The iPhone X, the most expensive smartphone Apple has ever made, is undeniably an aesthetic marvel, from the chrome-colored rounded corners and the reflective glass rear cover to the elliptical vertical camera module. Regardless of your thoughts on the pesky notch, the phone itself also feels fantastic to hold in your hand.
For all those reasons, it feels like a crime to put a case on the device. And yet I’ve done just that for the past six months. I’ve owned the iPhone X since October, when it first shipped. I promptly put an Apple-made brown leather case on it, which has gracefully aged from a pristine caramel color to a kind of oil paint blend of browns and blacks. By all means, it is a nice looking case and a fitting cover for the phone.
Still, there is an argument to be made that these devices, particular Apple-made smartphones, are best experienced in their out-of-the-box form.
we use our phones all day every day, for hours and hours and in a varsity of precarious activities and environments, from bike rides to dance floors to subway tracks. So it’s become easy to think of these devices as simultaneously delicate and disposable, an object we feel we should have the liberty to be careless about and yet one we remain terrified of disabling in any way whatsoever.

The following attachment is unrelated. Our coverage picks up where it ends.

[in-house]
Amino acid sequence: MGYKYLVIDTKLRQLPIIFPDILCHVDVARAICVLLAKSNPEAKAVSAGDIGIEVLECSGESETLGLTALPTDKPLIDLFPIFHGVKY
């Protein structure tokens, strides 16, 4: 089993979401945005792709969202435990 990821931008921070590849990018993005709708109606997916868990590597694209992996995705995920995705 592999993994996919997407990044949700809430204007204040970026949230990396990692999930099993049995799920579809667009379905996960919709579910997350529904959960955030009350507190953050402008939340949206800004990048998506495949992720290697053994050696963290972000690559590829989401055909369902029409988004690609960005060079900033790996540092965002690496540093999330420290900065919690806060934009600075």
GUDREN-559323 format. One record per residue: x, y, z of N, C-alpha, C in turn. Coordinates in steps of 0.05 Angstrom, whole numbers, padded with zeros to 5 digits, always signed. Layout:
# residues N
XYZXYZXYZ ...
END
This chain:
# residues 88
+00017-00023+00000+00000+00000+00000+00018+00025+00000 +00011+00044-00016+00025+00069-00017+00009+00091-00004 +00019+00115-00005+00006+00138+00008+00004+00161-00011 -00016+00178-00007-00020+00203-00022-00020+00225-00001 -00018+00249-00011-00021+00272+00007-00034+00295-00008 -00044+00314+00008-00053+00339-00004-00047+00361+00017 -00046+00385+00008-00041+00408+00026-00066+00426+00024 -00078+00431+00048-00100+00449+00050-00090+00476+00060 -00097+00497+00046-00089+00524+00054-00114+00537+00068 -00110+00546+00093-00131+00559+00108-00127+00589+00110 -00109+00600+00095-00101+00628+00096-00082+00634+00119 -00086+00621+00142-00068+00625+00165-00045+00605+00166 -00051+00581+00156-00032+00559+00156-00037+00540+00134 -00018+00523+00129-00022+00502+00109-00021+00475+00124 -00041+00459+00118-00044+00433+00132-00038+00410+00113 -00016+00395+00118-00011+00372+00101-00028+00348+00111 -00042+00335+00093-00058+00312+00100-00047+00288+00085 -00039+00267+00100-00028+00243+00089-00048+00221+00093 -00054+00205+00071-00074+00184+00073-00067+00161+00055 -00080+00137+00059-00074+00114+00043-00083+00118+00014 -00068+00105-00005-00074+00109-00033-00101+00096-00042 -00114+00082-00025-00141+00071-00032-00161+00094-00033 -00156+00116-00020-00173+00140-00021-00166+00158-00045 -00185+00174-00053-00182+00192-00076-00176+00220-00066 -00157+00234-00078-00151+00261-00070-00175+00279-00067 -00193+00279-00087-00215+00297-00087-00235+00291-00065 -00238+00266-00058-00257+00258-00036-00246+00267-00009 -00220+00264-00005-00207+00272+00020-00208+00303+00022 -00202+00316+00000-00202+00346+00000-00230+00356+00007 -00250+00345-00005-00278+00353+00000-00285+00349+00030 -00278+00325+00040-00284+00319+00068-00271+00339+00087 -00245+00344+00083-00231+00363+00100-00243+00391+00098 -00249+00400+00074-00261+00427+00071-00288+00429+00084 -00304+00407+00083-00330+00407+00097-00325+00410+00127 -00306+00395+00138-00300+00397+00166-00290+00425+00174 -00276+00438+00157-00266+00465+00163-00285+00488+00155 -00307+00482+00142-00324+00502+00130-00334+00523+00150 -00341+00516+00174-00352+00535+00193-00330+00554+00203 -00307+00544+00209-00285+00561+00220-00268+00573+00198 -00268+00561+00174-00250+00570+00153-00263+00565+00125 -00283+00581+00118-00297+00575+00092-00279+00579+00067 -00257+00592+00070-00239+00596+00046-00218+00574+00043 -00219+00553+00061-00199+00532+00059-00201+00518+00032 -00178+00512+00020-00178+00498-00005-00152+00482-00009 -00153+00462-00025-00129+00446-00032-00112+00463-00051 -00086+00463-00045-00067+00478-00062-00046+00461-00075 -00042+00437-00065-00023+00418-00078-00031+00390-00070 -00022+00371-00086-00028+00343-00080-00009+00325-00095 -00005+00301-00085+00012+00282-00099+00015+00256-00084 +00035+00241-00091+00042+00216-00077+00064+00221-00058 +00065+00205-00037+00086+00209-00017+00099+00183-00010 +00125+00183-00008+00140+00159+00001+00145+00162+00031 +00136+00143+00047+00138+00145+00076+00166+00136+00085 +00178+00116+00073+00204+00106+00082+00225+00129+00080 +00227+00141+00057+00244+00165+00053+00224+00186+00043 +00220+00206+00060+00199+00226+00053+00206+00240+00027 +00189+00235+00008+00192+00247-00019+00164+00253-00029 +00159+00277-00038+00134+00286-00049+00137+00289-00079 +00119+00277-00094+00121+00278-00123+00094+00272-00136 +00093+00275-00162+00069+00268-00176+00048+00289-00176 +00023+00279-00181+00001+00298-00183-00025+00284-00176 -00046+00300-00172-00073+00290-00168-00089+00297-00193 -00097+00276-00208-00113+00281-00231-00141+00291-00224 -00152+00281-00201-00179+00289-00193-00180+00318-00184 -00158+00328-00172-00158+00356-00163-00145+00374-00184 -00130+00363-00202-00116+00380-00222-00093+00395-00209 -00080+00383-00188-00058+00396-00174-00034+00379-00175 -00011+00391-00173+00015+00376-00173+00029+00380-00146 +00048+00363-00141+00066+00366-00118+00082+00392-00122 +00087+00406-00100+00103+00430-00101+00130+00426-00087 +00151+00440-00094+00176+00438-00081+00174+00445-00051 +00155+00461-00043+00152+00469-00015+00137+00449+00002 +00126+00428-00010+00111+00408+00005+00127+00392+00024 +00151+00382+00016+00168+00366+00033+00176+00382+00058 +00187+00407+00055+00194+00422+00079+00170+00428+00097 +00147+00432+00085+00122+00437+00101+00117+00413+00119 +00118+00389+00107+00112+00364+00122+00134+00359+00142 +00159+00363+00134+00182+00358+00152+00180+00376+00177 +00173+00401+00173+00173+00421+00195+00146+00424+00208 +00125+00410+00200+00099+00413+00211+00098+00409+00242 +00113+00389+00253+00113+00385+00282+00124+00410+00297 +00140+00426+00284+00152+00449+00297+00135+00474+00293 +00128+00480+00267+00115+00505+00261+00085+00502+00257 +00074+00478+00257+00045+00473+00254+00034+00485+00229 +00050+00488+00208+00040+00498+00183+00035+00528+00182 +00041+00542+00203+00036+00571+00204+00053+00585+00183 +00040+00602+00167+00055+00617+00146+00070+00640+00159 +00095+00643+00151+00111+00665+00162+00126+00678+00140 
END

So starting this week, I’ve taken the Apple leather case off my iPhone X. I still carry it with me, and leave it on my desk or in my bag, as a safety measure against my fears of a cracked screen or scratched mic grille. I’ll see if it ultimately proves to be as dumb a decision as it can feel like to walk case-less over asphalt and risk fumbling its hard-to-grip glass back. But at the very least, I’ll put the case back on when I ride my bike — I’m not that stupid.